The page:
In 2012, we released a version control feature at WP Engine, where we integrated Git with WordPress hosting. Before we deployed Git to all our customers, we beta tested the feature with a significant number of customers to get feedback and test for bugs. Git is a relatively technical feature that end-users may not ever come in contact with. Based on the nature of the product, we knew our audience had to be highly technical in order to give us meaningful feedback. Previous experience using version control was also a huge factor.
Before you make your list of people, ask yourself what sort of person would make the most out of what you’re building. Are they highly technical, or not? Are they used to paying for products like yours? What is their background?
Writing Your Email
Send a short, somewhat general email to your list. You’ll get dramatically better results if you personalize each one with their name and a bit of identifying info in the first sentence.
Based on your work with <insert your product area>, you may be interested in a new feature that we’re developing.
We’ve put together something that we believe will make you more productive and possibly save you time developing websites, and are looking for a few good beta testers. I have a short list of questions that you can answer and provide valuable feedback for our product. If you’re down, let me know and I’ll send them over!
Thanks in advance!
Make sure you send a reminder email a few days after you’ve set your beta users up. Since it’s a new thing, they may need prompting to revisit the website.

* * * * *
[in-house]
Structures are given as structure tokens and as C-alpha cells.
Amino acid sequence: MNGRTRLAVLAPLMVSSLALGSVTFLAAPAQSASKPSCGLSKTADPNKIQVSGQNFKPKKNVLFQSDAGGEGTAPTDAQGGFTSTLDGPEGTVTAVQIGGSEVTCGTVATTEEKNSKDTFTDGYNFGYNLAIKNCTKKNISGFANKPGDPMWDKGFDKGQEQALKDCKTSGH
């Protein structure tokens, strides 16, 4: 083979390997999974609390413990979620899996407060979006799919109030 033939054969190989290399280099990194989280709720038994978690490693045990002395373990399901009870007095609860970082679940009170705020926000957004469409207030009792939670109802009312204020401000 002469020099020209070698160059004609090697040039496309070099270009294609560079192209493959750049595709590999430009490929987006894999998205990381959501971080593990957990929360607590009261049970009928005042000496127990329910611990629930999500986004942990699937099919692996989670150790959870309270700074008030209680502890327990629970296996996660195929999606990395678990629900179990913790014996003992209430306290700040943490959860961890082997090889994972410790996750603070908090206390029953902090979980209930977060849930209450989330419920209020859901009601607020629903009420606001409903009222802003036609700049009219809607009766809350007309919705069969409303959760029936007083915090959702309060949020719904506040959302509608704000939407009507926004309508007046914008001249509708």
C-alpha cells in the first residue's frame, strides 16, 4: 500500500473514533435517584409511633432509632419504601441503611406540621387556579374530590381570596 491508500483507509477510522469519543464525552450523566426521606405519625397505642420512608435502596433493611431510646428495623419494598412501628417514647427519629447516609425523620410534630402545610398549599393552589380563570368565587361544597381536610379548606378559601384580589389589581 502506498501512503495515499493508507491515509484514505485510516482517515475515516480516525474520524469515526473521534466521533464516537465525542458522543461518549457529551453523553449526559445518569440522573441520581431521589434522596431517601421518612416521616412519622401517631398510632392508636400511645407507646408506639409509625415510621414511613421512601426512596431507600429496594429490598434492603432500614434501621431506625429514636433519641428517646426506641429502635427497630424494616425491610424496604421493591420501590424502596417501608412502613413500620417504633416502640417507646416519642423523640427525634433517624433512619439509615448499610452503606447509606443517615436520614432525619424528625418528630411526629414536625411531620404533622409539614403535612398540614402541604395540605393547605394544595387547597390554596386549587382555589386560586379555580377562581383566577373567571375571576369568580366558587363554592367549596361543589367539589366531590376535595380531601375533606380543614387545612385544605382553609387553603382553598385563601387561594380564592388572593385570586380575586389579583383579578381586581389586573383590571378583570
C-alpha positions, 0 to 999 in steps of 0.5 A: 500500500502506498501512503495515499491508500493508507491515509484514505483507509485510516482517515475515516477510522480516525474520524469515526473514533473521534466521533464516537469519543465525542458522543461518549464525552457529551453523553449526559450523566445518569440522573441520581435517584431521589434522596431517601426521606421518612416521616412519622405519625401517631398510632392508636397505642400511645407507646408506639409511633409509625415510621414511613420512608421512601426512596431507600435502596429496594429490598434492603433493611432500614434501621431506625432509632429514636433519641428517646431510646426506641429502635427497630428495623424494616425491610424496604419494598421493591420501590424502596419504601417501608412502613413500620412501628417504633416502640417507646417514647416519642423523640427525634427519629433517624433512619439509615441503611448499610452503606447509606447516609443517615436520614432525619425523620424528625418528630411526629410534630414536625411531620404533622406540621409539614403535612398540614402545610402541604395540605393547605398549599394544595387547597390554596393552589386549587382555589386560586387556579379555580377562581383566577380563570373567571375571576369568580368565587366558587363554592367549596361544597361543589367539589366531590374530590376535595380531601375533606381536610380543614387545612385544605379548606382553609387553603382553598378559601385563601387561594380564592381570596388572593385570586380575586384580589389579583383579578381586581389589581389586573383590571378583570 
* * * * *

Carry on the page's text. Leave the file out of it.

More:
How To Ask Your Questions
I like to ask about two questions per element of the Desire Engine, meaning eight total questions.
Effective trigger questions will reveal whether folks are driven to use your product by either an internal or an external motivation. But, to set your expectations, your users probably won’t be internally motivated to use your product immediately. It’s too new.
Instead, look for potential things that you could elicit in your users to strengthen the internal motivation. This could include timing, like when does your product fit into their schedule? How does your product help them achieve something very personal to them at the right time? Does your product alleviate a fear they have?
Your questions should discover how closely linked your product is to those triggers:
- “When would you use a product like this?”
- “When you used the product, when was it most useful for you?”
- “How much of a reminder did you need in order to use the product after a few times?”
The best way for your product to become a part of someone’s life is to align the product with something that already matters to them.
Asking Action Questions
The goal here is more concrete. You want to figure out how hard it was to use your product, including number of clicks, how intuitive your product is and the results they get when they use it: